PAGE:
6. Stop Boring Me to Death
If I get another "one size fits all, looks the same" mailer for an event sale, I think I will puke. Be creative and use trash can mailers, wallet mailers and other dimensional mail. Stop trying to get the lowest cost per piece and concentrate on the highest ROI for your mailings and other marketing. Boring does not sell in any media format.

7. Go Back to the Basics
Everything is basics. Instead of cutting your education, double your education efforts. If the market is really that bad, then you should have tons of time to educate yourself and your team. If your opportunities are fewer, then you must maximize each customer contact. TLC - Think like a customer. Examine your process from a customer's point of view and ask yourself what creates heartburn for those customers.

8. Super-Size It
You can impact your bottom line immediately by increasing either transaction size or the gross margin. In my entire career, I have never found a business that cannot increase their transaction size and margins. Stop accepting fate as a commodity and differentiate yourself, your product and business and ask for more money. You can do this through add-ons, bundling, value added presentations and better process for asking for and negotiating money. "Do you want fries with that?" and "Do you want the large popcorn for 25 cents more?" are not accidental questions.

9. Create Multiple Experiences
If your customers buy one product or service from you, then they will buy more. The average automobile dealership only retains 19 percent of their customers from sales to service. That number is business suicide. Sending a one-time mailing for a discount oil change does not constitute a continuity program. With a continuity program, any business can move from that 19 percent figure to 50 percent and more. When you create a continuity program, you will insulate your business from bad economies in the future because you will be less dependent on conquest customers.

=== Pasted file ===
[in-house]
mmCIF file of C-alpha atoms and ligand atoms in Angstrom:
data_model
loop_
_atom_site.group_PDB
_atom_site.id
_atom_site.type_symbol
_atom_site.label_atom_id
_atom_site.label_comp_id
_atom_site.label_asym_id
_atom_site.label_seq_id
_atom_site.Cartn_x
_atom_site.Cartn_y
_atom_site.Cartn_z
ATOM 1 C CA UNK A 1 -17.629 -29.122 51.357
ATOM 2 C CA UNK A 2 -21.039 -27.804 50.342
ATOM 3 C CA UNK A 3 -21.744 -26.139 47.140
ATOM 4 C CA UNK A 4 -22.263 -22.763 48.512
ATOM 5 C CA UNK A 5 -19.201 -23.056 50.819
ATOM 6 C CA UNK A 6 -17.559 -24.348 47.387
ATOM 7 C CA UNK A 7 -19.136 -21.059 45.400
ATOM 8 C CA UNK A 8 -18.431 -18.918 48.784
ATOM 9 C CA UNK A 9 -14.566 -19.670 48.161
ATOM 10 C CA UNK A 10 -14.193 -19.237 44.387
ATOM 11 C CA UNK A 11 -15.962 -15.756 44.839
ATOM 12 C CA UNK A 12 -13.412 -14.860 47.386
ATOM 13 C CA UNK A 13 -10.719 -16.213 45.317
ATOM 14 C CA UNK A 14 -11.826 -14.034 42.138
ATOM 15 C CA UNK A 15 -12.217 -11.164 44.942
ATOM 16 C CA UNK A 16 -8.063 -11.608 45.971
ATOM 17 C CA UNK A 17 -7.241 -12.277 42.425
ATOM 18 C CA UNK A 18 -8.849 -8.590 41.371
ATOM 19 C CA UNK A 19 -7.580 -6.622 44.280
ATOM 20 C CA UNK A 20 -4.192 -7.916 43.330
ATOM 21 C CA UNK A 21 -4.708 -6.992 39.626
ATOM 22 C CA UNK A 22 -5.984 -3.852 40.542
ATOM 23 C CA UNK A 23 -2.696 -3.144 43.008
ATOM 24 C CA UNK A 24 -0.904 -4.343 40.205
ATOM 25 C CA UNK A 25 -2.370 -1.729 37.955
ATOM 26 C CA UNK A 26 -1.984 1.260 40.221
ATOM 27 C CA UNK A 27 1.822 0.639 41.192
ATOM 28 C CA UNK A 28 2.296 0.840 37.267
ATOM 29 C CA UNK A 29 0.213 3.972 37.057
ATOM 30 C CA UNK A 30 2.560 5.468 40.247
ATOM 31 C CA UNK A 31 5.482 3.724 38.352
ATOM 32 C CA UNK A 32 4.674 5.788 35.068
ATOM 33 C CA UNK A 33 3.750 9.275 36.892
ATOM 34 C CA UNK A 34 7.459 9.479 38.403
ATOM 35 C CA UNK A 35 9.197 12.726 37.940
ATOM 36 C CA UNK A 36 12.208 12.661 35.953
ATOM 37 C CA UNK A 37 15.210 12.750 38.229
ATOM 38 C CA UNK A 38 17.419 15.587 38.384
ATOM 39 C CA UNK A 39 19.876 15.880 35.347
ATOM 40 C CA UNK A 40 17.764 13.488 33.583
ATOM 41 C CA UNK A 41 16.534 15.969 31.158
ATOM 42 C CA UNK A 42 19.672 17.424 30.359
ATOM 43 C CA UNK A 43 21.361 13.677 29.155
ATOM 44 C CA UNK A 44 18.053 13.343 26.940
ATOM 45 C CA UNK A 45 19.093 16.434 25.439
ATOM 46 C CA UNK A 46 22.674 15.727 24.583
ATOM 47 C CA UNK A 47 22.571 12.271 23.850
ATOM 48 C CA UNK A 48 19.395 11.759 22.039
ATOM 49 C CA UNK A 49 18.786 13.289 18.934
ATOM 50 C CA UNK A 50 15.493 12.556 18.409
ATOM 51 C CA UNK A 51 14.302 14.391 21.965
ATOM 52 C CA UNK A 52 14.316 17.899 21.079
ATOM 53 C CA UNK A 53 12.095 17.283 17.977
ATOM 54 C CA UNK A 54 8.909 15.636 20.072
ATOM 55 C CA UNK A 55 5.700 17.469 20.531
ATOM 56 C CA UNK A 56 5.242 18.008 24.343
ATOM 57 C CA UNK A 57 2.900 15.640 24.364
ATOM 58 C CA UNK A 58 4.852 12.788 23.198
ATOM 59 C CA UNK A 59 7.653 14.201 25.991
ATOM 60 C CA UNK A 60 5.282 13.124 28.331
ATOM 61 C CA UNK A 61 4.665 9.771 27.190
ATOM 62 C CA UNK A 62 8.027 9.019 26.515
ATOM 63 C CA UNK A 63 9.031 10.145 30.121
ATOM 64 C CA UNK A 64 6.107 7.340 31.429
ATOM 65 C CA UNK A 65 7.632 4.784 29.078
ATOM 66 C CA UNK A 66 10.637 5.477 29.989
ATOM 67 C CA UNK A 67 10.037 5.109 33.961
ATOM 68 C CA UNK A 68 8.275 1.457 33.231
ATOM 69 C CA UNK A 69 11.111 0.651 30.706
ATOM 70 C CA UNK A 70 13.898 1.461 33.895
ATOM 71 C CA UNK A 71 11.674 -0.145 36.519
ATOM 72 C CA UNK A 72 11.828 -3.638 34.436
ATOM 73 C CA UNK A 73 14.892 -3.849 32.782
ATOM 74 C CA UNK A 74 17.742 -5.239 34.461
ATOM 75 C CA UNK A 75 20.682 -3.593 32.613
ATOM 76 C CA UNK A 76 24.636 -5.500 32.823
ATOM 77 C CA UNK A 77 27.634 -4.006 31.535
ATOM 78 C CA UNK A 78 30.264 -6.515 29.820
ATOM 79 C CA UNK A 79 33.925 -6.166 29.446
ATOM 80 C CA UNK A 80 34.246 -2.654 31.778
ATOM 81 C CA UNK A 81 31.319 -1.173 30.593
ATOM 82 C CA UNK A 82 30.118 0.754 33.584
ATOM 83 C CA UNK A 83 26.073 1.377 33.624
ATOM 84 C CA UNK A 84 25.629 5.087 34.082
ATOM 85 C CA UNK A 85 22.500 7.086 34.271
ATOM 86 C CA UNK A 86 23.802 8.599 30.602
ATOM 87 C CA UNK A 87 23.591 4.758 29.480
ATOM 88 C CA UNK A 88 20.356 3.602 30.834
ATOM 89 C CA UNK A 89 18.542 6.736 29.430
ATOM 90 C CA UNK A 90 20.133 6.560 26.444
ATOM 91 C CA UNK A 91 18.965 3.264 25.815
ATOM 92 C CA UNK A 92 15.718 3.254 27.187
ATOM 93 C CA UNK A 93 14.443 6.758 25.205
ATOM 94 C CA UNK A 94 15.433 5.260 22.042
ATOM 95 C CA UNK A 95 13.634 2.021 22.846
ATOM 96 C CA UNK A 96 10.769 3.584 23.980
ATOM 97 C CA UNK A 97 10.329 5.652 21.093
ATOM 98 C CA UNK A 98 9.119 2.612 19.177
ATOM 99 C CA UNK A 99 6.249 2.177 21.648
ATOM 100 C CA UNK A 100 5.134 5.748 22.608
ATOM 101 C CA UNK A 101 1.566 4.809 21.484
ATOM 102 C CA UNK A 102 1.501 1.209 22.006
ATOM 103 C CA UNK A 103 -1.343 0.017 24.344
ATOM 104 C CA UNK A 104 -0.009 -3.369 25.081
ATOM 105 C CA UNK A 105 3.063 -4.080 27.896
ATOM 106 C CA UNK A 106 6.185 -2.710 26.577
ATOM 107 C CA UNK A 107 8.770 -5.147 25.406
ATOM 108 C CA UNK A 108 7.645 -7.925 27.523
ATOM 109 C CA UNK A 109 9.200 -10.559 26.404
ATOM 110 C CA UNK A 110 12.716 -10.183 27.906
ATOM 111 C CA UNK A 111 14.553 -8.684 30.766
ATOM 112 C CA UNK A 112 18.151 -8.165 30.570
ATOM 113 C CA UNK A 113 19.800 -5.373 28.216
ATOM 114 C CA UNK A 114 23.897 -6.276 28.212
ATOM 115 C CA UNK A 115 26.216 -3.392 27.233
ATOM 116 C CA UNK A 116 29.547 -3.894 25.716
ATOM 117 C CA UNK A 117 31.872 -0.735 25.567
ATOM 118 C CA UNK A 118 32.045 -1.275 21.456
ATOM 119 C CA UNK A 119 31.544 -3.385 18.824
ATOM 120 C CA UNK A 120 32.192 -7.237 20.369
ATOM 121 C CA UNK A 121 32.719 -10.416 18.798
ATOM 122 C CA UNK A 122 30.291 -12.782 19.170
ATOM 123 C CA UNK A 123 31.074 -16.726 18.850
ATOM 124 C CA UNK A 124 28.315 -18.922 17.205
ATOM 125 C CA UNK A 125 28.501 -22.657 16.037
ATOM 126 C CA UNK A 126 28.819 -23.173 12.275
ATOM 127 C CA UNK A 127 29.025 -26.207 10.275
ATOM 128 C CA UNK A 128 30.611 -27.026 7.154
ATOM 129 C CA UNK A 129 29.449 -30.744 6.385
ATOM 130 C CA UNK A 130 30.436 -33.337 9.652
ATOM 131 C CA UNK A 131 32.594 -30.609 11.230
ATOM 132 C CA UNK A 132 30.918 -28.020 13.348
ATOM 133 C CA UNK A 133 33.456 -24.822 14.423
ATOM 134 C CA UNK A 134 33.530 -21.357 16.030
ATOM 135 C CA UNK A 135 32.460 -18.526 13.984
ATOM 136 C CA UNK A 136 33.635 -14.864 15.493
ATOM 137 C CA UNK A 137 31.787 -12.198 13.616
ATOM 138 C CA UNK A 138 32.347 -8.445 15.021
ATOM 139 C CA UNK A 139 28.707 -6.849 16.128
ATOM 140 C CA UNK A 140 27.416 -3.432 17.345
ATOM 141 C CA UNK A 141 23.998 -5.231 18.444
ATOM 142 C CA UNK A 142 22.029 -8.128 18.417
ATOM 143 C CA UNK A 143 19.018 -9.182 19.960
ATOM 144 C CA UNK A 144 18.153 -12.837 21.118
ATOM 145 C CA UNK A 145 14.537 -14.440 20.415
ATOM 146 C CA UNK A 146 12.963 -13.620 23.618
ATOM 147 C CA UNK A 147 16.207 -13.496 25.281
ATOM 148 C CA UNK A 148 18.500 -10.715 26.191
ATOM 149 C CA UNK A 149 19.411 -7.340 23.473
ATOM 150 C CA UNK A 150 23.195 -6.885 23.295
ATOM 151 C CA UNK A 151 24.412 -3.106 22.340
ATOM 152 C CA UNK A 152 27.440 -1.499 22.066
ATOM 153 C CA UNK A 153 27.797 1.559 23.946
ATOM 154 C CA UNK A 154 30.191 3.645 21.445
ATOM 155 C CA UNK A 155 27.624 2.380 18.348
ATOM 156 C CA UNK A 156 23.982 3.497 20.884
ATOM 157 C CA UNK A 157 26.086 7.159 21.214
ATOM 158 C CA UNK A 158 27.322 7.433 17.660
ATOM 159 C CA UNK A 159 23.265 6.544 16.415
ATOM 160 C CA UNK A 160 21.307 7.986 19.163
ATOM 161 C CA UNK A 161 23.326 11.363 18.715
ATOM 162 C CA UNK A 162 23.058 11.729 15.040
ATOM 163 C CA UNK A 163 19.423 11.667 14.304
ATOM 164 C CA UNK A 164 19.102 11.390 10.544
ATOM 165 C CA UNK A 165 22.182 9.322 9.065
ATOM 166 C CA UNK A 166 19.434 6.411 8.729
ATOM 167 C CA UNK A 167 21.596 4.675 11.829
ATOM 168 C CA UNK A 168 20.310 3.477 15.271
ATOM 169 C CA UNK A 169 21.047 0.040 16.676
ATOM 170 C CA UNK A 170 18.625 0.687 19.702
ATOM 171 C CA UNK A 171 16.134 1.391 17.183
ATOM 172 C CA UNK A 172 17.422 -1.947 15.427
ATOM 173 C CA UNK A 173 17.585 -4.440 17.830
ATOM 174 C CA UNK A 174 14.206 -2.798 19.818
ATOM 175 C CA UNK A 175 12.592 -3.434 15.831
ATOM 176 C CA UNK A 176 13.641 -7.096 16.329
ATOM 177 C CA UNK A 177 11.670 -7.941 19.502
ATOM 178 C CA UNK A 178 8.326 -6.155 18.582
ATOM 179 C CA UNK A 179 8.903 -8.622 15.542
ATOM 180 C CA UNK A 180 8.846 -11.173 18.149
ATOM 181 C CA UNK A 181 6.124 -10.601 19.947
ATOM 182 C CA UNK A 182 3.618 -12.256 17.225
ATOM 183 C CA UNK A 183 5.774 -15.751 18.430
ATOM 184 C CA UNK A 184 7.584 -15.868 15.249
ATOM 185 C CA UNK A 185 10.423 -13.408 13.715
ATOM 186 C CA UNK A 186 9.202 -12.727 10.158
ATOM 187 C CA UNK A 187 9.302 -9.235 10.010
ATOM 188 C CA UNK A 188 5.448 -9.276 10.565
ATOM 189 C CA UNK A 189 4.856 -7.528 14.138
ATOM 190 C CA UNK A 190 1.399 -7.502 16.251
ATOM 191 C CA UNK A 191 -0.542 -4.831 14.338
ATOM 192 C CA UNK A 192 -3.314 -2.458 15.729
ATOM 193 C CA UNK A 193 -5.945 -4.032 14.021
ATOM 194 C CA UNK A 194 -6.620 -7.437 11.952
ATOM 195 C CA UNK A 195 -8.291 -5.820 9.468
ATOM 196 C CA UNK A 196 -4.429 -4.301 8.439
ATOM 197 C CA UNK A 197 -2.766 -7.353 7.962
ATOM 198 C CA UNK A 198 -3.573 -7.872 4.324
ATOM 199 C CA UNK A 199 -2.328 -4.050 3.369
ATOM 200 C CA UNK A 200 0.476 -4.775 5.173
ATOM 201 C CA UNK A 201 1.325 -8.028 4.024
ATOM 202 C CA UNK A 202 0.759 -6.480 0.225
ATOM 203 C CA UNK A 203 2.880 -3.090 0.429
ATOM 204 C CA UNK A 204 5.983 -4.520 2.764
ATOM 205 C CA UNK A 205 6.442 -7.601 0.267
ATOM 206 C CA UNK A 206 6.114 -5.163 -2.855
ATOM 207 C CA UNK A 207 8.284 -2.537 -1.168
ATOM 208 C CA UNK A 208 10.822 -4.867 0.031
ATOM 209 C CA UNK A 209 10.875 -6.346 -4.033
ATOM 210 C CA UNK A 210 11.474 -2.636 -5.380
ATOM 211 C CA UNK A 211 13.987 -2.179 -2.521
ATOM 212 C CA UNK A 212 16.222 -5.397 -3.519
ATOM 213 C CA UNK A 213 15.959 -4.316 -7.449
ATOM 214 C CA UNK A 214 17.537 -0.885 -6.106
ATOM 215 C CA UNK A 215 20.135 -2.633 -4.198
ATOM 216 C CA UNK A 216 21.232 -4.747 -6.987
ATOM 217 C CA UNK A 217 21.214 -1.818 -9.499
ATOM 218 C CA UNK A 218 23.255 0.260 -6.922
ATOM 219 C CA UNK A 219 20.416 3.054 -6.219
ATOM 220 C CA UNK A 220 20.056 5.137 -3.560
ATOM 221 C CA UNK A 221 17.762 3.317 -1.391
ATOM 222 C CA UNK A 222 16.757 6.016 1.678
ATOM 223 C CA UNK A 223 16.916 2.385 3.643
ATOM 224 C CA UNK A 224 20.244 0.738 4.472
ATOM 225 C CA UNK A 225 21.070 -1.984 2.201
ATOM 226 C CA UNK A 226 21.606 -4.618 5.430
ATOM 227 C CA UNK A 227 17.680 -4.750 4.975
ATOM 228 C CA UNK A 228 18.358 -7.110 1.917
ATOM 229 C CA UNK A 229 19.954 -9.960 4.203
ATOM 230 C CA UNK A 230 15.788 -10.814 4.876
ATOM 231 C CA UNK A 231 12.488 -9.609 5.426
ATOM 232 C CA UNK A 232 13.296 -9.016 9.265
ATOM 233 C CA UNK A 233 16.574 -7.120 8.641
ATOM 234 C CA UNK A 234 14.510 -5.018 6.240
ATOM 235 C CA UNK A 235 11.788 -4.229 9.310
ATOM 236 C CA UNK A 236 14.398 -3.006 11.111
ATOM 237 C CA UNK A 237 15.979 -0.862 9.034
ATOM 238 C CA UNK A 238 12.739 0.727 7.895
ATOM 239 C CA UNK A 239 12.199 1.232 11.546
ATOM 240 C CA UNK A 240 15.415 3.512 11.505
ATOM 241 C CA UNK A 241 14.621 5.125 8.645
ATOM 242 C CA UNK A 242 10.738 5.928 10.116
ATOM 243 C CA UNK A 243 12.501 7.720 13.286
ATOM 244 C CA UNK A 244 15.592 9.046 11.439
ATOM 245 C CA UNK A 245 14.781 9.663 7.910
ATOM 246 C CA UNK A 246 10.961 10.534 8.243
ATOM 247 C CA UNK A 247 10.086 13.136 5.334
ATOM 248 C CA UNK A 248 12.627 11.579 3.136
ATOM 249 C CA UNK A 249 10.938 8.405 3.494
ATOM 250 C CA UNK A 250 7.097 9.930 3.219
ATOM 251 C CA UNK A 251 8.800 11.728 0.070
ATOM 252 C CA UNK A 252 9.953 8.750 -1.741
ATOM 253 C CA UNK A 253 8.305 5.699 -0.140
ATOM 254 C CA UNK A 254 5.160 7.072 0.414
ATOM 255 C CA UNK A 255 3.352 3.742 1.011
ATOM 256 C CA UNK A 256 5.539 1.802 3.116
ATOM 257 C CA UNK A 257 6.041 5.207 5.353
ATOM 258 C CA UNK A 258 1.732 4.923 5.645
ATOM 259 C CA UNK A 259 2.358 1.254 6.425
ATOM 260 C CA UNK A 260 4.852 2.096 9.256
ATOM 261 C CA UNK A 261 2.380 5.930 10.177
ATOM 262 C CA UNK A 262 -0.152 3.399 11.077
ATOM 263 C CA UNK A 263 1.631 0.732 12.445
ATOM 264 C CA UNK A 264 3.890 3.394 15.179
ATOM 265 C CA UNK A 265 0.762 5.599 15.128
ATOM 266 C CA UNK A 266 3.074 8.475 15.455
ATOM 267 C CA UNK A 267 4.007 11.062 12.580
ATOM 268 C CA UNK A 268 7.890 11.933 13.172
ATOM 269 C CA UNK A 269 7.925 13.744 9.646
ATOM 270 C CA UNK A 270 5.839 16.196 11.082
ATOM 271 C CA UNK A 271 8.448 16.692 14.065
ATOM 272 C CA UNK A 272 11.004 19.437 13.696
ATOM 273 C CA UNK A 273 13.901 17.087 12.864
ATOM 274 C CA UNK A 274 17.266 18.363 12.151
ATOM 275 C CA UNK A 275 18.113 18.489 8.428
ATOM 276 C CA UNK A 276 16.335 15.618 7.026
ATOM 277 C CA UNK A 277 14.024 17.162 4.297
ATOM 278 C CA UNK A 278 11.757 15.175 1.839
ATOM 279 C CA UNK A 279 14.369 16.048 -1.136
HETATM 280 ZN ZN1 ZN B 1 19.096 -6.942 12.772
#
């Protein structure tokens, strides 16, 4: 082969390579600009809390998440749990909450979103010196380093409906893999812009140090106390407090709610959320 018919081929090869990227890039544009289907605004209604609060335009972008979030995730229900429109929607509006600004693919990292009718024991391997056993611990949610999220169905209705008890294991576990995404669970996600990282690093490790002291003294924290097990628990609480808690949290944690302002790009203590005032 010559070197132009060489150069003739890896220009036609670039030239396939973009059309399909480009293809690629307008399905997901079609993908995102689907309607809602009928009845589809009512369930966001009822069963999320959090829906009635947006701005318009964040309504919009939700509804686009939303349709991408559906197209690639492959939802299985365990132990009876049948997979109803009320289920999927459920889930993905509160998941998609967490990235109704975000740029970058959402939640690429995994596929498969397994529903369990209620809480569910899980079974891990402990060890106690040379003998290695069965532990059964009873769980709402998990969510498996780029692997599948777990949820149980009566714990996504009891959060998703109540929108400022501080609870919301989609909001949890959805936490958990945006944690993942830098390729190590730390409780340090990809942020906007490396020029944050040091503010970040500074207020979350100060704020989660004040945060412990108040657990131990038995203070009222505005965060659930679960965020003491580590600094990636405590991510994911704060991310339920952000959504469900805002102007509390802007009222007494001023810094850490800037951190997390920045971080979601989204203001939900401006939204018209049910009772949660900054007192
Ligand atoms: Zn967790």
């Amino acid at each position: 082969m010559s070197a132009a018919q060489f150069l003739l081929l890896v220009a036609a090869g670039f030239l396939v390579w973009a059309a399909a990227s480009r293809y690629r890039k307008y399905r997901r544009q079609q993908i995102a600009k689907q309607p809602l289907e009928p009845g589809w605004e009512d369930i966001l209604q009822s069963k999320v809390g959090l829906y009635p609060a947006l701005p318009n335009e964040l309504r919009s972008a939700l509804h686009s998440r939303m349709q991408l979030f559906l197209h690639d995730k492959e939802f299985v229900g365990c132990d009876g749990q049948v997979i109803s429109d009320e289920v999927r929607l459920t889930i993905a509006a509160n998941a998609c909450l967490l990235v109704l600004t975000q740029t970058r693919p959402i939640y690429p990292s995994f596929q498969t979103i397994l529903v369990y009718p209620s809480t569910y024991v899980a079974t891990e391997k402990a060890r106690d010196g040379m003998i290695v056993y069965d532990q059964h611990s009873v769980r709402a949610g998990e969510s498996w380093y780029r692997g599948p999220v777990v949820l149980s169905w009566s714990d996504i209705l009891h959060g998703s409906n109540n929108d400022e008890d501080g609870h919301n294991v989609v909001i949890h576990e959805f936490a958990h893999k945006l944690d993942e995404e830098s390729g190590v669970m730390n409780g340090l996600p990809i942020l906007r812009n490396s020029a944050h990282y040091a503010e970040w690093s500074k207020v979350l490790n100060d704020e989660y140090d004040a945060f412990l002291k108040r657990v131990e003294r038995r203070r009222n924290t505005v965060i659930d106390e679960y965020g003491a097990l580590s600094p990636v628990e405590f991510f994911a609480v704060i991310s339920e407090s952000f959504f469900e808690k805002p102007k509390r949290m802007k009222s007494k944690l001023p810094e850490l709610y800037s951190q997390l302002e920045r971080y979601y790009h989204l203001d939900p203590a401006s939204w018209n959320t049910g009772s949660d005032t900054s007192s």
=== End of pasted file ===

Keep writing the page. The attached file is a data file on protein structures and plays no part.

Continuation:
10. Speed of the Boss, Speed of the Crew
As the leader thinks and acts, the team shall too. If the leaders of your business talk "bad economies" and "bad markets," the team will believe it. What are your leaders doing right now? Don't major in the minor. Spend every minute of the day in the pursuit of things that will create customers and incomes now and in the future. Just last week I had a dealer tell me that he was waiting for this bad market to turn around before he did anything with his business. My reply was, "How is that working for you?" If the leader does not believe, don't expect the troops to believe.

Mark Tewart’s websites include: www.marktewartlive.com, www.marktewart.com and www.howtobeasalessuperstar.info

To read the first chapter of How to be a Sales Superstar and to receive several FREE bonuses from Mark Tewart, visit www.marktewartlive.com.

Full tour details are posted at http://virtualblogtour.blogspot.com/2008/10/how-to-be-sales-superstar-by-mark.html

1 comment:

Sun Singer said...

This makes so much sense that I wonder why so many people choose panic as the only "viable" approach to tough times.

Malcolm